So while it is easy to portray the Sovereign Internet as a creation by an ageing elite out of touch with today's digital realities, such a view can be dangerously misleading. Moves to split the internet into more tightly-controlled national digital fiefdoms are part of a widespread global trend, and not one undertaken by autocratic governments alone. Soldatov added that the Russian government frequently points to similar moves elsewhere to buttress the legitimacy of its own policies towards the internet:

Russian lawmakers love referring to the Western experience in Internet legislation — after all, we got Internet censorship in the country under the pretext of following the British example, as we were told by the Duma. Of course, the concept of the Sovereign Internet is not exclusively Russian —apart from China, there were many European countries that started talking about the need of something sovereign, especially after Snowden’s revelations. But these days, the problem is not what the government could do about the cables and the ways the traffic goes — it’s the content and where it’s stored. In many countries there are debates over how to make global platforms store the data of users in their respective countries: German users of Facebook in Germany, French in France and so on. This could be really dangerous, especially given the fact that to store data closer to users has a practical sense to the platforms as well.

Nevertheless, Soldatov stressed that the temptation to draw parallels between Russia's “sovereign internet” and China's “great firewall” is misleading:

The Chinese model of surveillance and censorship was integrated into the Chinese Internet from the beginning, while the Russian Internet was left alone for a very long period of time: from the very beginning in the early 1990s to 2012. It makes things more difficult for the Russian censors, and the most striking difference between the two countries is that blocking isn’t effective in Russia — we have lots of websites banned and blocked, but one could use VPNs and other means to circumvent it pretty easily. The government war with Telegram messenger was also not successful — lots of people still use this messenger, including government officials.

Consequently, the highly integrated place of the RuNet within global networks could complicate the introduction of the sovereign internet. Nevertheless, Soldatov stated that as 90% of Russian internet traffic is already routed through domestic internet exchange points, the RuNet's separation could also be technically easier than envisaged:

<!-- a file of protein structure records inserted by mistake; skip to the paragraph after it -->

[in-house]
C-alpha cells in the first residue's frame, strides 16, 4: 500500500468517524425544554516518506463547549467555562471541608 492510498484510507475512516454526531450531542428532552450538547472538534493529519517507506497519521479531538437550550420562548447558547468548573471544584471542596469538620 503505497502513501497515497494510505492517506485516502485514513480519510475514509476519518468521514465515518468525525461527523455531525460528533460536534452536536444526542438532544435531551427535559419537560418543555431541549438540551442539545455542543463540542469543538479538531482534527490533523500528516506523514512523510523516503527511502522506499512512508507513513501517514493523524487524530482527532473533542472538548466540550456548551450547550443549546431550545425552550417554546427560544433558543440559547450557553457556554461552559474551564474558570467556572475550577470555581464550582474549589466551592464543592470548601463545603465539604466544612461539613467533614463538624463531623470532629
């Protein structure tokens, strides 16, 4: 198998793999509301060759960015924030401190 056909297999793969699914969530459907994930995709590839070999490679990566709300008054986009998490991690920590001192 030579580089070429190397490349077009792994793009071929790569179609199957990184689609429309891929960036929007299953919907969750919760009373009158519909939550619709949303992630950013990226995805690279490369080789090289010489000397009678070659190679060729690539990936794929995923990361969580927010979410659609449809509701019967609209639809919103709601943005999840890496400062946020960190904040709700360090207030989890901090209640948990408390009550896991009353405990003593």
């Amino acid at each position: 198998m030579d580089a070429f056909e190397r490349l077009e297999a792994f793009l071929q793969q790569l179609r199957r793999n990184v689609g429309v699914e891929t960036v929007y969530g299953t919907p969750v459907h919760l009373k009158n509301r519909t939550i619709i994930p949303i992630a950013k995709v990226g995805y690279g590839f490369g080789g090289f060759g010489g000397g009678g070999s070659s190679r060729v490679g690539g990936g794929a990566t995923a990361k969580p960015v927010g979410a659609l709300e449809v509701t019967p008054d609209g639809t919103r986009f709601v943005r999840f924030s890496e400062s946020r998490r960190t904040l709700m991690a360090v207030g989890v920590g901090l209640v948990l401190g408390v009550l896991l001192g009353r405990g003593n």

As I said, the main idea of the Sovereign Internet is to use it during the crisis, not every day of the week. This means that if the Kremlin will be smart, they could almost avoid financial losses – the costs of introduction of such a system is a different matter.

But introducing that system could take a great deal of time and, by some estimates, several tens of billions of rubles. In fact, the law itself states that more than 30 acts need to be passed to ensure that full compliance with its multiple provisions can be reached by 2021. On October 19, presidential spokesman Dmitry Peskov even admitted in an interview that the country is not technologically prepared for full isolation, meaning that the law's provisions would have to be implemented gradually to ensure the “sovereign internet” could run smoothly. Or, we might add, to avoid the bureaucratic and scandal-ridden fate of Russia's other initiatives to regulate cyberspace, such as the so-called Yarovaya Laws on telecommunications, or the state's frustrated attempts to ban Telegram.

Nevertheless, the RuNet's users are good at being one step ahead. Some websites have already prepared advice on what to do in case of the RuNet being isolated, though experts worry that activating the “kill switch” would isolate Russian users from tools such as VPNs which they currently use to evade government blocks. On social media networks, the move is either being mocked or mourned. Lev Perulkov, a member of the popular art collective MXD, has posted a series of works dedicated to the “sovereign internet” to VKontakte, which quickly went viral. Critical users have Christened in the “Cheburnet” (#Чебурнет), a portmanteau of “internet” and Cheburashka, the popular Soviet-era cartoon character.

In Russia, from today onwards, a sovereign, spiritual, and secure internet has been launched, constructed according to the principles of [the dystopian novels of famous late Soviet writer] Voinovich: nationality, party membership, religiosity, vigilance, and state security.

All Russians are requested to modify the appearance of their computers to conform with new government standards.

— ⭐️Максим Мирович (@maxim_nm) November 1, 2019

The Sovereign Internet, then, is designed to create a parallel digital infrastructure which can be activated at the flick of a switch. But even if that never happens, the bill's multiple demands of internet service providers could help the state more effectively enforce its growing number of laws regulating cyberspace. And in that sense, it's a sign of the times.

“The law is a formidable weapon,” said Alexander Zharov, the head of Roskomnadzor, during an interview in April. But he hoped that “like the nuclear weapons that several countries possess, it will remain in a dormant state.”